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Abstract: Case Reports |

A 5-MONTH-OLD INFANT WITH BOTULISM PRESENTED WITH RESPIRATORY FAILURE SECONDARY TO VOCAL CORD PARALYSIS FREE TO VIEW

Harutai Kamalaporn, MD*; Peter Cox, RCP
Author and Funding Information

The Hospital for Sick Children, Toronto, ON, Canada


Chest


Chest. 2008;134(4_MeetingAbstracts):c11001. doi:10.1378/chest.134.4_MeetingAbstracts.c11001
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INTRODUCTION: A 5-month-old male infant presented with fever, vomiting, deterioration of consciousness and respiratory failure. He had a difficult intubation with multiple attempts and subsequently multiple failed extubations. Bronchoscopy revealed bilateral vocal cord paralysis, finally diagnosed as infant botulism.

CASE PRESENTATION: The patient was brought to a local community hospital with a history of increasing drowsiness. He had had 4 days of fever and 1 day of vomiting prior to admission. Physical examination revealed an afebrile infant with cold extremities and lethargy. His Glasgow Coma Scale was 6. He had tachycardia, tachypnea and respiratory distress. Lungs were clear to auscultation. He went on to develop respiratory failure and experienced cardiac arrest (of 23 minutes duration) due to hypoxia during a difficult intubation. Cardiovascular stability was maintained with a dopamine infusion prior to referral. Upon arrival, his Glasgow Coma Scale was 3 and significant hypotonia was present. His pupils were 5 mm, non-reactive. Broad spectrum antibiotics and acyclovir were administered. Initial investigations including complete blood count, urinalysis, electrolytes, renal function and liver function tests were unremarkable. Chest radiography, neuroimaging, and echocardiogram were all within normal limits. His blood, nasopharyngeal swab, non-bronchoscopic bronchoalveolar lavage and urine cultures were all negative. He was fully awake and alert on the third day after intubation. As he had a good cough and a gag reflex was excellent, the decision was made to extubate him on the 4th day of admission. Biphasic stridor, increased work of breathing and paradoxical movement of chest and abdomen were observed. He was re-intubated within 2 hours. Subsequent extubations were attempted on the 5th and the 7th days after admission. Neither attempt was successful. His neurological examination was within normal limits except he had a persistent mild truncal hypotonia. The repeat head and neck CT scan were unremarkable. Chest CT scan revealed only bibasilar and right apical subsegmental atelectasis. The ultrasonography of diaphragm revealed normal diaphragmatic movement. Flexible bronchoscopy was performed and bilateral vocal cord paralysis was discovered. Two weeks after admission, extubation was again attempted. The patient suddenly developed biphasic stridor and acute respiratory distress. The flexible bronchoscopy was performed and revealed immobilized left vocal cord and partial movement of the right vocal cord. The patient was re-intubated with a plan to re-evaluate in 1 week before considering tracheostomy. A successful extubation was performed on day 20 of admission. Stool Clostridium Botulinum toxin B came back positive. There was no history of honey or canned-food ingestion. The hypotonia was gradually improved without major neurological impairment. He was discharged home after 1 month of hospitalization.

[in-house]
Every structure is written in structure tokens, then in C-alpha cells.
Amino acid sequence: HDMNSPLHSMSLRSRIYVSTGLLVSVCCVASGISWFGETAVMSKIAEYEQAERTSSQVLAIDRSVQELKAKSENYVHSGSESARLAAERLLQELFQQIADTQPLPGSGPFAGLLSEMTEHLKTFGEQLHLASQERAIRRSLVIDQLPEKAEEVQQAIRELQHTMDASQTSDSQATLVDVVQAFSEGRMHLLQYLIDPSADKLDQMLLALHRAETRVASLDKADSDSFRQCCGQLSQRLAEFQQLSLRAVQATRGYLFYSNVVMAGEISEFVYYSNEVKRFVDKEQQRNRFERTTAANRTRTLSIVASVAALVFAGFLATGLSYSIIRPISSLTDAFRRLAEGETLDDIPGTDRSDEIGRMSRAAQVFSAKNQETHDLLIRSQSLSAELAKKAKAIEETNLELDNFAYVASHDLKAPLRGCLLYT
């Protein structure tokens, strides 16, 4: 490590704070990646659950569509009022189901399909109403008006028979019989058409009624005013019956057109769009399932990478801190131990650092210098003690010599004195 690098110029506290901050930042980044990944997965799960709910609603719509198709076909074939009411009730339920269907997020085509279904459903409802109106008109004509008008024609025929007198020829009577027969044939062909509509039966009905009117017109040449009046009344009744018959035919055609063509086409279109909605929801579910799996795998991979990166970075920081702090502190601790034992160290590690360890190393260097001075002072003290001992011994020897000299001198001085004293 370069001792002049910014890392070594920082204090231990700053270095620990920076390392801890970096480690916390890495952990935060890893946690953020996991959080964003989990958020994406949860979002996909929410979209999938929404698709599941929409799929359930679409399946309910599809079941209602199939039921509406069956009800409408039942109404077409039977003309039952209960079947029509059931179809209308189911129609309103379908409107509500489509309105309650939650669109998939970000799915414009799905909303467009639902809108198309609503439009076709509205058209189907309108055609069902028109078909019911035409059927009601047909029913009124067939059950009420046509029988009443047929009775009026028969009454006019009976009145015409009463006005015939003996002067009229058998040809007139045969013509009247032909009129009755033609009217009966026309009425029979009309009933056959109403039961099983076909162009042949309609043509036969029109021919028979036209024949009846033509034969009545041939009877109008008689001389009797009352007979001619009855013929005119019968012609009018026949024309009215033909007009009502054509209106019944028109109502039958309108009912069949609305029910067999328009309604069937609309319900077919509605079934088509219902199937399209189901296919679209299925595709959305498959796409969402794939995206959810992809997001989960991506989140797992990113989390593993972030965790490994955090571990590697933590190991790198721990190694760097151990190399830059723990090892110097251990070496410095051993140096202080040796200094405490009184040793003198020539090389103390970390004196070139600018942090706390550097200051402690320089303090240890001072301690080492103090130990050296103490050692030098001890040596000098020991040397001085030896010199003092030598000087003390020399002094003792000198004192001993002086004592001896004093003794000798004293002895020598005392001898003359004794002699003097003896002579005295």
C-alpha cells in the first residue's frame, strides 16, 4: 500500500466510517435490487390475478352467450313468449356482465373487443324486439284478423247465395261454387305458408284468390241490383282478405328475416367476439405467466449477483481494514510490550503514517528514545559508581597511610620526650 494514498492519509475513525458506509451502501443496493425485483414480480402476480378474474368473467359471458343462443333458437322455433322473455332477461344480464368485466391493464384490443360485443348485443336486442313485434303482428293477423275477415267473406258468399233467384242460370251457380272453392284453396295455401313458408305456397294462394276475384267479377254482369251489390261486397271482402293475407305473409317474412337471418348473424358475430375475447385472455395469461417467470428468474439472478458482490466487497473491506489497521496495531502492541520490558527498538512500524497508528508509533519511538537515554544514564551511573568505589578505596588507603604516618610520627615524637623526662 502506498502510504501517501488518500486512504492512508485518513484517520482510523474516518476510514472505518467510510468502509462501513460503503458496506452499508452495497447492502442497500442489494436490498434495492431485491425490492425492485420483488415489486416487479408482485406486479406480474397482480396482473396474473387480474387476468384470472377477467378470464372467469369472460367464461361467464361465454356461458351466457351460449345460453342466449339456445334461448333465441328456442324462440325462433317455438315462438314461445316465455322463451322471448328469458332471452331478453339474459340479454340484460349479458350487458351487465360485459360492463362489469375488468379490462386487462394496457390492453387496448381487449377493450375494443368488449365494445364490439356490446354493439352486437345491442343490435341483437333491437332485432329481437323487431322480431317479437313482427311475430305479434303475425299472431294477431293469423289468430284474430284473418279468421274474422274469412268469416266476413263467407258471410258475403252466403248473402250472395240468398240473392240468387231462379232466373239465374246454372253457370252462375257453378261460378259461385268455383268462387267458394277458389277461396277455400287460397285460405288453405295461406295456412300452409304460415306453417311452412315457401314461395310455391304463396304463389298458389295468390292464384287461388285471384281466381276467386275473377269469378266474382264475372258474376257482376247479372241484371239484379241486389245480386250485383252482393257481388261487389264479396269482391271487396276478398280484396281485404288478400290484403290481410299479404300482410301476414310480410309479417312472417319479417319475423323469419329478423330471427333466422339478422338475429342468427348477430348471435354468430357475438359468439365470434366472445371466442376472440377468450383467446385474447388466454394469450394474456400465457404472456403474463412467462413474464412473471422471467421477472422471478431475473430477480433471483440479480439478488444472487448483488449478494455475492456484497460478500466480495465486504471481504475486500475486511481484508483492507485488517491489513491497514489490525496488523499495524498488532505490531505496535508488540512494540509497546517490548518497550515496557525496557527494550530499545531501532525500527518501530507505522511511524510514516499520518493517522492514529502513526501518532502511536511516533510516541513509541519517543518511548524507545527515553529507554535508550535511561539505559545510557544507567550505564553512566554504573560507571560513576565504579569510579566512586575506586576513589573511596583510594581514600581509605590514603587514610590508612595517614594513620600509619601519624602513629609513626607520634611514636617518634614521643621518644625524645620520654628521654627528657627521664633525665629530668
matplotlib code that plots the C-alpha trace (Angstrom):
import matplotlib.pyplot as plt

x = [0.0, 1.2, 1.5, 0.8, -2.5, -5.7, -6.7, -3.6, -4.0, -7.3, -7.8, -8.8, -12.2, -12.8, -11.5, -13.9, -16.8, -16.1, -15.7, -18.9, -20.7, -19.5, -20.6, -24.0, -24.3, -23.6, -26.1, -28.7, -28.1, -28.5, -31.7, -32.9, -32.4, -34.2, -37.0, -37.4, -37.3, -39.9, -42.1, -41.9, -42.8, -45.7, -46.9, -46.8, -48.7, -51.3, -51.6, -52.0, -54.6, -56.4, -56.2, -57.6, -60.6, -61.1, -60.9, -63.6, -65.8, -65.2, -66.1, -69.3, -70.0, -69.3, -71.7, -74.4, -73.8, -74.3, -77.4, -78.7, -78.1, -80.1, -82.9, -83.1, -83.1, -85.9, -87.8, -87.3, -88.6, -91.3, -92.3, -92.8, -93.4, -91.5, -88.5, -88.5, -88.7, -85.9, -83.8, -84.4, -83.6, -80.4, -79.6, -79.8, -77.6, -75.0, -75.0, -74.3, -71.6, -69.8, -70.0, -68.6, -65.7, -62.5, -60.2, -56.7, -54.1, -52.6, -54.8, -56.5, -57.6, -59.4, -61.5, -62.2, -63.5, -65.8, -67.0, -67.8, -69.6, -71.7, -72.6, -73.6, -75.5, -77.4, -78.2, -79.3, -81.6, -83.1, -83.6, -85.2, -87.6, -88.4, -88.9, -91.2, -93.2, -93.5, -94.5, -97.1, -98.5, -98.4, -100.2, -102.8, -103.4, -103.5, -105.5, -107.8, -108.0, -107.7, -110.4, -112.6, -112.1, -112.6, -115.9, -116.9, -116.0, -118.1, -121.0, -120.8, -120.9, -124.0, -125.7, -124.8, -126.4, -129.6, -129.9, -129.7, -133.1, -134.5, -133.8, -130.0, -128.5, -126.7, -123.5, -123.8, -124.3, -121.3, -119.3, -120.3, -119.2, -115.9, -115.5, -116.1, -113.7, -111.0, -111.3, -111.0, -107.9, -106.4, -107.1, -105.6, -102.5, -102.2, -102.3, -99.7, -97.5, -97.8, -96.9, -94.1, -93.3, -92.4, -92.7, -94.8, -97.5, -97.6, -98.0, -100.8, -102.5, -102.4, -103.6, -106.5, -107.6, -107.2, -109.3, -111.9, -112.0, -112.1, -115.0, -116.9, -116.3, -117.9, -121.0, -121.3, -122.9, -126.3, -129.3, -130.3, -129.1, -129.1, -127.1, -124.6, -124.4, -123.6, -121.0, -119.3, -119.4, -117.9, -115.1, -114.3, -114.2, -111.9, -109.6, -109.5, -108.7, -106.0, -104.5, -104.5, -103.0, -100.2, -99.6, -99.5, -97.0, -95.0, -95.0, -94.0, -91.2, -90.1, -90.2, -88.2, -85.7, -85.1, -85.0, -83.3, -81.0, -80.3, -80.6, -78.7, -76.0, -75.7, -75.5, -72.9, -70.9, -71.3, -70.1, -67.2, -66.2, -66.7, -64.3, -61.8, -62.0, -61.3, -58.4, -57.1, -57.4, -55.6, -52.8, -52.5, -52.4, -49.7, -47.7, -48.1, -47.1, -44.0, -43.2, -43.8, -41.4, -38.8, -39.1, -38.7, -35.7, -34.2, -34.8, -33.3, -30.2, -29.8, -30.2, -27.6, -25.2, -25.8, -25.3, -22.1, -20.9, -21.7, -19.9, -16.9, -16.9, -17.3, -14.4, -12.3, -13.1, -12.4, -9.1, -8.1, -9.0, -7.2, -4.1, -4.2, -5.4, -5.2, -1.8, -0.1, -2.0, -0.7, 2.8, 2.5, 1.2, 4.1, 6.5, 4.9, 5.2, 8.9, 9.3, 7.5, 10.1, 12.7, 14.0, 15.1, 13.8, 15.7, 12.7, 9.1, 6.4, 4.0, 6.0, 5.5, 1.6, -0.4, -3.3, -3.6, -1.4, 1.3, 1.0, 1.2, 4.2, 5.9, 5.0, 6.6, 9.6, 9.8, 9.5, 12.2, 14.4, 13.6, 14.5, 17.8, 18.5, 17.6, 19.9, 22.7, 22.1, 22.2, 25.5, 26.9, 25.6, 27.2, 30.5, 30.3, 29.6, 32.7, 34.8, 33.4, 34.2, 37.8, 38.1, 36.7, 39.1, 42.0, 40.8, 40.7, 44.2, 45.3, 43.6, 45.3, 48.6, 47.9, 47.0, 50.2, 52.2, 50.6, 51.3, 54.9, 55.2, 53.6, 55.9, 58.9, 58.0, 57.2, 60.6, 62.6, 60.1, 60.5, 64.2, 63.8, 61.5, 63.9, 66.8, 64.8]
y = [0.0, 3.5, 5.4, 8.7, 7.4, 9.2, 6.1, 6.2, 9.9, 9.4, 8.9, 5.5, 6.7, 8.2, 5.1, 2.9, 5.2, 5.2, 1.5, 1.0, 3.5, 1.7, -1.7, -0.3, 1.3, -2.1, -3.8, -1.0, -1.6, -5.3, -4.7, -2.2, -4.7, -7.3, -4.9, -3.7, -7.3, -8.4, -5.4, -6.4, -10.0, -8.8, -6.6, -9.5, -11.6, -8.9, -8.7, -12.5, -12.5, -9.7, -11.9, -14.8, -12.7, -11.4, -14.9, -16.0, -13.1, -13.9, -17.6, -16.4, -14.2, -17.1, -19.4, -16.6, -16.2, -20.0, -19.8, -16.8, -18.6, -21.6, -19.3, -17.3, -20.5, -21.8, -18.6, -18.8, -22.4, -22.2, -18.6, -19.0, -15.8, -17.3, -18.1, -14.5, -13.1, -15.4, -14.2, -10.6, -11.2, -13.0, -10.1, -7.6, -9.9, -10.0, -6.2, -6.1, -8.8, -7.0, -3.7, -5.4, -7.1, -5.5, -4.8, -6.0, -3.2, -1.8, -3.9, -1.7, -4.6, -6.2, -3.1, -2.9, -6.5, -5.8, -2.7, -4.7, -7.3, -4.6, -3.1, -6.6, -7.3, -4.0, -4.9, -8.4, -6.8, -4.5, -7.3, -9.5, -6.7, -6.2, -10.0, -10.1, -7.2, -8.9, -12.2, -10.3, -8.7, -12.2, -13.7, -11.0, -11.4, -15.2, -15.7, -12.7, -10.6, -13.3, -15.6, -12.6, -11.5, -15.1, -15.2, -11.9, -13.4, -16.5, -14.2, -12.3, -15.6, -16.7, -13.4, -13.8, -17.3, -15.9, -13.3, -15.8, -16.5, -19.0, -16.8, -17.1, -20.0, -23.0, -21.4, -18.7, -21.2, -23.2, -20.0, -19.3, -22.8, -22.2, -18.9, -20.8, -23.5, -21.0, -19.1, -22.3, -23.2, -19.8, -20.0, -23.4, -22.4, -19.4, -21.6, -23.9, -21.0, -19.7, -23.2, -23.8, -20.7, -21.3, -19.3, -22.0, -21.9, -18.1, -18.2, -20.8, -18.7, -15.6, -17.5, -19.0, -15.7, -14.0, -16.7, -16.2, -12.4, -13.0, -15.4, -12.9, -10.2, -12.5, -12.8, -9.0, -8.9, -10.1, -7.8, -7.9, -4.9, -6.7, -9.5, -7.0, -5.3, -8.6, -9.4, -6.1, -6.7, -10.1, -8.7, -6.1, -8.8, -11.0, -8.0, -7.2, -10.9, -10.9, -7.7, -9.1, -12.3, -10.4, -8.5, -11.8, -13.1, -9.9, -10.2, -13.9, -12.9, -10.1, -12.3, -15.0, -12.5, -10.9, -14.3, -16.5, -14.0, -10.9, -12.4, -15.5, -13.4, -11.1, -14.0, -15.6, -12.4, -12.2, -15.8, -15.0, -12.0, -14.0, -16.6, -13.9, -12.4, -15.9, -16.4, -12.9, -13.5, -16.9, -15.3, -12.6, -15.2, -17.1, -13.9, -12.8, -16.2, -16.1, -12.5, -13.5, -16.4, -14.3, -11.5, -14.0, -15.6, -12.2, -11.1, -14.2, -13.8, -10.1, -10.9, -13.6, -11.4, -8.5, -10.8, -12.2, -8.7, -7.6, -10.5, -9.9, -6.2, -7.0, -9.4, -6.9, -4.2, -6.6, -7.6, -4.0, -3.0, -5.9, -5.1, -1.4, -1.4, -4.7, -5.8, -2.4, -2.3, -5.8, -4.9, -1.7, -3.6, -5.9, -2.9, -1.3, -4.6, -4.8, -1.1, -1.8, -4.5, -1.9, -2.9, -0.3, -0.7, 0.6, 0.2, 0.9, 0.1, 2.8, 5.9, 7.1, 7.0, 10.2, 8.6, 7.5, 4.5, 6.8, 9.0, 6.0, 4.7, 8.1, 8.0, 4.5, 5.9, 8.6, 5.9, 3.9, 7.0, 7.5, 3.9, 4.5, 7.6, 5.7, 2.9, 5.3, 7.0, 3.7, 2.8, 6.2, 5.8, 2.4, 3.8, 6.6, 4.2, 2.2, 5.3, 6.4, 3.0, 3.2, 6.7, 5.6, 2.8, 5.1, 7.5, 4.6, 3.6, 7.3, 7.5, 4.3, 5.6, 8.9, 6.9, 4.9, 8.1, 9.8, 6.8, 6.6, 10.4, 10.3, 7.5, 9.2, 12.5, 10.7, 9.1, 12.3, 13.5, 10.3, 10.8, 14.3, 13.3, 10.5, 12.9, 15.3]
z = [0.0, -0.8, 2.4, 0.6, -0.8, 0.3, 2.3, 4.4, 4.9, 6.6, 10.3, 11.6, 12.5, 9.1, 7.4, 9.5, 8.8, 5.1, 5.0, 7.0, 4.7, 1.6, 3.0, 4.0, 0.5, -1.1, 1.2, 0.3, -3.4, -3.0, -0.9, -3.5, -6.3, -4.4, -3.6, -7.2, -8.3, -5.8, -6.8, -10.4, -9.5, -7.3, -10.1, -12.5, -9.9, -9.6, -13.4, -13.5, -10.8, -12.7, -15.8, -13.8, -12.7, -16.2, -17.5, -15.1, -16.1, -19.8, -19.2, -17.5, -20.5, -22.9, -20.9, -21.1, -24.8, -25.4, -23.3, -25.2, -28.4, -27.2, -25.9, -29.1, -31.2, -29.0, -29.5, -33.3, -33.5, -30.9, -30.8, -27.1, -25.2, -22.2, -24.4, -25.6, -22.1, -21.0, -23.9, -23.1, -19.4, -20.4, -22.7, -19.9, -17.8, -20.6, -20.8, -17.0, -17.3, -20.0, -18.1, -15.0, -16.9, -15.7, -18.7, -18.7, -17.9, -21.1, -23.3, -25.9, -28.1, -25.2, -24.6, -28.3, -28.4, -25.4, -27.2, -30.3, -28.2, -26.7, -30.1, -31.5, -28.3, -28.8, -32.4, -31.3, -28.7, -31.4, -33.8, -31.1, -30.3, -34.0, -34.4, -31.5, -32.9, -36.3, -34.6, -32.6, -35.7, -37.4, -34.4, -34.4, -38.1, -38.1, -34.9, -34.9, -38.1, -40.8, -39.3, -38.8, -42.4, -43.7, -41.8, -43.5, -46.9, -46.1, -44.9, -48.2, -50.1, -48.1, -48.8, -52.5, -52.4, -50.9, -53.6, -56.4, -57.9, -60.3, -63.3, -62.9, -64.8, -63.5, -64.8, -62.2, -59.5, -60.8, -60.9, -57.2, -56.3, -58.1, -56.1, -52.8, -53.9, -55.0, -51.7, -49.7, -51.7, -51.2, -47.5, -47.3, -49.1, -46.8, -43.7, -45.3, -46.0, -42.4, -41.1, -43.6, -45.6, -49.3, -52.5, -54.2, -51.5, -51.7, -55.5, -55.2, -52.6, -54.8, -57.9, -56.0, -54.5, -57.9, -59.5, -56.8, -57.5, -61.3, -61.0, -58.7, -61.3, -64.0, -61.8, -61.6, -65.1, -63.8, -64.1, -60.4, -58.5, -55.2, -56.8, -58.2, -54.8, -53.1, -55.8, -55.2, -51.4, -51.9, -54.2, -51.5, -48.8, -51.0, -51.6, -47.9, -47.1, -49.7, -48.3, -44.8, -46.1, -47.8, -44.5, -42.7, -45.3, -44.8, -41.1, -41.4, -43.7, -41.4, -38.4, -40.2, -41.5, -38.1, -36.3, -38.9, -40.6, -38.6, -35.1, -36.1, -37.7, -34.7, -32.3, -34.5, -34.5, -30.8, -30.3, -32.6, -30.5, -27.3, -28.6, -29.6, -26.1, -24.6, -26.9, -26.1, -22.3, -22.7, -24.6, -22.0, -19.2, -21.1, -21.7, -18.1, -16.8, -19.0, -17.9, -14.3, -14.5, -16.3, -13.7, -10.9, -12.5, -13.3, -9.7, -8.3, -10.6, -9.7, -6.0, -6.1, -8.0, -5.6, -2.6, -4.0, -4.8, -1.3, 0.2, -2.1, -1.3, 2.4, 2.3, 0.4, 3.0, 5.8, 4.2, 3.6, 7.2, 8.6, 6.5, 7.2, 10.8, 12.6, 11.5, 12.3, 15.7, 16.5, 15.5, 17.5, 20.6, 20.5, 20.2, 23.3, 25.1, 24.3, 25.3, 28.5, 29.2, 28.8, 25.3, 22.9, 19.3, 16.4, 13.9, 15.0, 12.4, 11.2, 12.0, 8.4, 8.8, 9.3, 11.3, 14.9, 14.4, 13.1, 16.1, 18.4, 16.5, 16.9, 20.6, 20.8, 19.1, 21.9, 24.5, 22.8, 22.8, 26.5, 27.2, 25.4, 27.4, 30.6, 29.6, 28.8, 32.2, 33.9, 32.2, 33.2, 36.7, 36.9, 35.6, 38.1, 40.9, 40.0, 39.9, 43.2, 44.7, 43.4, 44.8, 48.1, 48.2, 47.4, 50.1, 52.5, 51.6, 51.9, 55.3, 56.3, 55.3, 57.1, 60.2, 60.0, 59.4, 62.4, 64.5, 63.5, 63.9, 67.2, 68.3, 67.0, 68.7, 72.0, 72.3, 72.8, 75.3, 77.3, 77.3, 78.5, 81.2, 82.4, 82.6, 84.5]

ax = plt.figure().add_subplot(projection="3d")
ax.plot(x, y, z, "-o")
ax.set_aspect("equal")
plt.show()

DISCUSSIONS: Infant botulism is the most frequent form of human botulism caused by Clostridium botulinum which is colonized in small intestines before hematogenous spread. Most of affected infants presents between 1–6 months of age. The definite diagnosis can be made from positive botulism toxin or spores in stool. Enteric toxin causes intestinal immotility while neurotoxin blocks pre-synaptic Acetylcholine release, causing bulbar palsy, skeletal muscle weakness, flaccid paralysis and respiratory arrest. Most of the patients recovered without sequalae. Botulism immunoglobulin is now available and may be useful if it is given within 2 weeks after onset.

CONCLUSION: Botulism should be considered in an infant who presents with poor feeding, lethargy, weakness and respiratory failure.

DISCLOSURE: Harutai Kamalaporn, No Financial Disclosure Information; No Product/Research Disclosure Information

Monday, October 27, 2008

4:15 PM - 5:45 PM

References

Underwood K, Rubin S, Deakers T, Newth C. Infant Botulism: A 30-year experience spanning the introduction of botulism immune globulin intravenous in the intensive care unit at Childrens Hospital Los Angeles.Pediatrics.2007;120(6):e1380-e1385. [CrossRef]
 
Tseng-Ong L, Mitchell WG. Infant botulism: 20 years’ experience at a single institution.J Child Neurol.2007;22(12):1333–1337. [CrossRef]
 

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References

Underwood K, Rubin S, Deakers T, Newth C. Infant Botulism: A 30-year experience spanning the introduction of botulism immune globulin intravenous in the intensive care unit at Childrens Hospital Los Angeles.Pediatrics.2007;120(6):e1380-e1385. [CrossRef]
 
Tseng-Ong L, Mitchell WG. Infant botulism: 20 years’ experience at a single institution.J Child Neurol.2007;22(12):1333–1337. [CrossRef]
 
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